Meetings about energy project

Regulation & Policy    Jul 22, 2019 5:00 PM

The National Environmental Licensing Agency (ANLA) created a strategy to be closer to communities and inform about projects that will be carried out in their territories. The entity will hold information meetings about an energy project that covers several regions of the country.

According to a press release, the ANLA will hold five information meetings and three public hearings on the North Substation and Northern Transmission Line project.

This project has a distance of 383km and crosses three departments with influence in 37 municipalities. The Mining and Energy Planning Unit (UPME) pointed out that this transmission line will work as the first backup to the 500 kilowatt network of the eastern area.

The ANLA called the National Attorney General’s Office, Ombudsman’s Office, Governors of Santander, Boyacá and Cundinamarca, mayors and representatives of the 37 municipalities in the area of influence, representatives of the Regional Autonomous Corporation of Santander (CAS), Corpoboyacá, communities and all interested in participating or attending this process of citizen participation.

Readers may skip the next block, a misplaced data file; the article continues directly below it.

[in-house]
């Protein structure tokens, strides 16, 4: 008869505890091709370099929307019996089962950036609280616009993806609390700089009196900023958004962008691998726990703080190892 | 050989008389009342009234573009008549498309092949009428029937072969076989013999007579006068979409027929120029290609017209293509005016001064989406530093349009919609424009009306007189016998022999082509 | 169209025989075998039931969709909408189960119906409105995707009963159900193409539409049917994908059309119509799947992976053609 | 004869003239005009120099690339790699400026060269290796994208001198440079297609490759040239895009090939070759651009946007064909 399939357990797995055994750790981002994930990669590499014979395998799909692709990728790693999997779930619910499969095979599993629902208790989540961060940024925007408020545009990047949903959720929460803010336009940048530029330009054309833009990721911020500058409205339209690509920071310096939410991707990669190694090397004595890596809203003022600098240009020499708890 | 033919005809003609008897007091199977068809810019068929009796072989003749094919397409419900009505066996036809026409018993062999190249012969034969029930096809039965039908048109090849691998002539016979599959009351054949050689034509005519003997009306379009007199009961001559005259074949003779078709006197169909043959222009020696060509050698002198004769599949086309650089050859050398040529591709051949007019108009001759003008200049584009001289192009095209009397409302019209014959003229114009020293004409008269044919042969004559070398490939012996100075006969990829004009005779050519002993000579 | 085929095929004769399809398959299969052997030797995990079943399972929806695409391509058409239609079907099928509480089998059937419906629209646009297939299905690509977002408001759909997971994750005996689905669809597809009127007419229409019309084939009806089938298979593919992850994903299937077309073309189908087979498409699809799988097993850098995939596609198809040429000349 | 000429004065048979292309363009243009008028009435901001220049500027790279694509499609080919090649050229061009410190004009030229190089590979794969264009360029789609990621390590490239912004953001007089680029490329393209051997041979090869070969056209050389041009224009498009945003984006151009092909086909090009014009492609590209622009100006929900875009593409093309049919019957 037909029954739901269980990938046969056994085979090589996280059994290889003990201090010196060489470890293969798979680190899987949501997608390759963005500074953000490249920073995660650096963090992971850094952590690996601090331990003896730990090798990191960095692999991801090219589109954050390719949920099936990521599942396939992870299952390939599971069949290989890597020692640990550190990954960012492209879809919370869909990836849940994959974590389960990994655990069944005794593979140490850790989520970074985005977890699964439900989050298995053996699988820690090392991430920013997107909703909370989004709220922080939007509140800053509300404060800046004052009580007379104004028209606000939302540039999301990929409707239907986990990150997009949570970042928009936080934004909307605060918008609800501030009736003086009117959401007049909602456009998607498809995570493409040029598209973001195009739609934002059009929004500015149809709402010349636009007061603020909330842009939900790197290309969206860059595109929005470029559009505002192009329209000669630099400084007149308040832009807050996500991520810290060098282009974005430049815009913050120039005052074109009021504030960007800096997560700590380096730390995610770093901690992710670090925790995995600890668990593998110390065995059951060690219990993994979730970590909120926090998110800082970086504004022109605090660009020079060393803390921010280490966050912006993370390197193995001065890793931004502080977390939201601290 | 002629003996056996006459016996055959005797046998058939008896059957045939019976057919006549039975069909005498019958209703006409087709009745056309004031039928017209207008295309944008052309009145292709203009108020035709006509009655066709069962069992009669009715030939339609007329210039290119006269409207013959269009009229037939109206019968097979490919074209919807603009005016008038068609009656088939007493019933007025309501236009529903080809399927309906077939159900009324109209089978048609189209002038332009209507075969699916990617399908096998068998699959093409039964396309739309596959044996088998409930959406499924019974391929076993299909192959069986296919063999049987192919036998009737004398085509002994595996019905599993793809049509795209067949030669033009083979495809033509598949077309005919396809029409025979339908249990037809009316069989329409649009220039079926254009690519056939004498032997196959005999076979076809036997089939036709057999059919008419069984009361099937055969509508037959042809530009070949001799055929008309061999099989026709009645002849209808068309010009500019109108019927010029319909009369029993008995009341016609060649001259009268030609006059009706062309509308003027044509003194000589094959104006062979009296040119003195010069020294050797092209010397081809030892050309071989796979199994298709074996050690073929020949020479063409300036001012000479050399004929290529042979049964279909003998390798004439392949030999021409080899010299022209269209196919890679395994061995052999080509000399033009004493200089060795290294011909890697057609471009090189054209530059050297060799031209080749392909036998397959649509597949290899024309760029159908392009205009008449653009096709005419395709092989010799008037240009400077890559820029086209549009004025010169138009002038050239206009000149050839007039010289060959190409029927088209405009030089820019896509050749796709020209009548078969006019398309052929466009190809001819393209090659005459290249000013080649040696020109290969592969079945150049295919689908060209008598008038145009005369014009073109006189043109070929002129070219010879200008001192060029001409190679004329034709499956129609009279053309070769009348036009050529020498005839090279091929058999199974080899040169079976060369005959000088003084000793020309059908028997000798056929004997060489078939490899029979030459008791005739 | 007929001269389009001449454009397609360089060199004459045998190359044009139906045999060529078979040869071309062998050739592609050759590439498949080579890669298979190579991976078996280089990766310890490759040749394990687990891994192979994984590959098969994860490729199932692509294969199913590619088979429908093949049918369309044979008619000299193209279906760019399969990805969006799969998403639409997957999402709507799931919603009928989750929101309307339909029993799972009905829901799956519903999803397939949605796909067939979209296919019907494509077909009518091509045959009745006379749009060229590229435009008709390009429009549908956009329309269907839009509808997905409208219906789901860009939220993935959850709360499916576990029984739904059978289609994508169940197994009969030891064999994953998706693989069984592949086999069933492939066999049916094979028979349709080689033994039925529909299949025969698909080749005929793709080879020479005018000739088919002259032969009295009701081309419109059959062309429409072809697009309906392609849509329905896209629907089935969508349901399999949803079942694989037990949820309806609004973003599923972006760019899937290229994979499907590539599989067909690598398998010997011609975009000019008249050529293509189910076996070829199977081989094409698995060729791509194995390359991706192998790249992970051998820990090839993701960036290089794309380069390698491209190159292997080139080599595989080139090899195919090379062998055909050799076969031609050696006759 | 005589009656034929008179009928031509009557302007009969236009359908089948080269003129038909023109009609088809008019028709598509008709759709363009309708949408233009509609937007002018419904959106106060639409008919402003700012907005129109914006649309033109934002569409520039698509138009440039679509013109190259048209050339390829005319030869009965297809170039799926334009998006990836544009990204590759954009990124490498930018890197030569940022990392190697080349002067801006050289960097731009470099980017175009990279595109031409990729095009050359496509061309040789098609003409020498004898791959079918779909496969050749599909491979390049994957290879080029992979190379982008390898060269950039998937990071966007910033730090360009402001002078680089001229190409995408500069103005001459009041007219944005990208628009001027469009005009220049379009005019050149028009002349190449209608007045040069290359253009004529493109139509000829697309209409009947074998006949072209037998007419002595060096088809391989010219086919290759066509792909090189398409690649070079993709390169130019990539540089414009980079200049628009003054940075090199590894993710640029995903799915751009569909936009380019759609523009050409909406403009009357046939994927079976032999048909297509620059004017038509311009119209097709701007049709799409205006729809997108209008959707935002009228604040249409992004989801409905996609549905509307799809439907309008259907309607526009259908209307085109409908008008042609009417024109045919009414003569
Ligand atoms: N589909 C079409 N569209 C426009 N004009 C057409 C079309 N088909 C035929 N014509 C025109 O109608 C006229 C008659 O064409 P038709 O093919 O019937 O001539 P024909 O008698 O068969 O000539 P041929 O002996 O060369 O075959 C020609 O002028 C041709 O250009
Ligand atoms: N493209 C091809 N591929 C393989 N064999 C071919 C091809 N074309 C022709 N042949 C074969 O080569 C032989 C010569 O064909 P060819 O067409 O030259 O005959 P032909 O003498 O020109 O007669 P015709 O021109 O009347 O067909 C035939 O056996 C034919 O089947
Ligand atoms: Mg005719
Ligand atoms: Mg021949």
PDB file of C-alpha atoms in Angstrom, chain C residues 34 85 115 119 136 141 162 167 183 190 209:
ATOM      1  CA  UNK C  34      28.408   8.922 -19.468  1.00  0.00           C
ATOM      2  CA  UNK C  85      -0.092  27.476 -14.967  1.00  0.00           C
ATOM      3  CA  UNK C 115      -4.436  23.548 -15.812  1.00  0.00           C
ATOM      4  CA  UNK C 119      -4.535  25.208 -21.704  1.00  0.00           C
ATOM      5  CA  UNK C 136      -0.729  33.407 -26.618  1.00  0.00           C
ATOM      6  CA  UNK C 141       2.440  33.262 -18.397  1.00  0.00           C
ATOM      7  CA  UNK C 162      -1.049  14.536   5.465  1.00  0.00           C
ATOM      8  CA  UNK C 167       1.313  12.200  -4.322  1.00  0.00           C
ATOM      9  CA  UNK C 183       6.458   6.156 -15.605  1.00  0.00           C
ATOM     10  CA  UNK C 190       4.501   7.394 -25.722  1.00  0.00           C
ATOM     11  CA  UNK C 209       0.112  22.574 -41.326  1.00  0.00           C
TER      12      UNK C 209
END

The first information meeting will be held on July 31 in the municipality of Carmen de Chucurí (Santander); the second, on August 4 in Vélez (Santander); the third, on August 8 in Nemocón (Cundinamarca), the fourth, on August 10 in San Francisco de Sales (Cundinamarca); and the fifth, on August 11 in San Antonio del Tequendama.

The public hearings will be on August 30, in Vélez (Santander); September 4, in Chiquinquirá (Boyacá); and on September 8, in La Mesa (Cundinamarca).

The Bogotá Energy Group (GEB) is in charge of the development of this important project to meet energy needs of the Center and East of the country.

Bottom-Line: The ANLA has been active improving its processes and relations with communities, which is key to allow the development of new projects. Hopefully, these actions will improve the relationship between communities, authorities and the industry.

An industry leader told us that community resistance had made large energy projects “impossible”. Let us hope that the ANLA makes this process work and does not simply let this run wild and make it “not work”.

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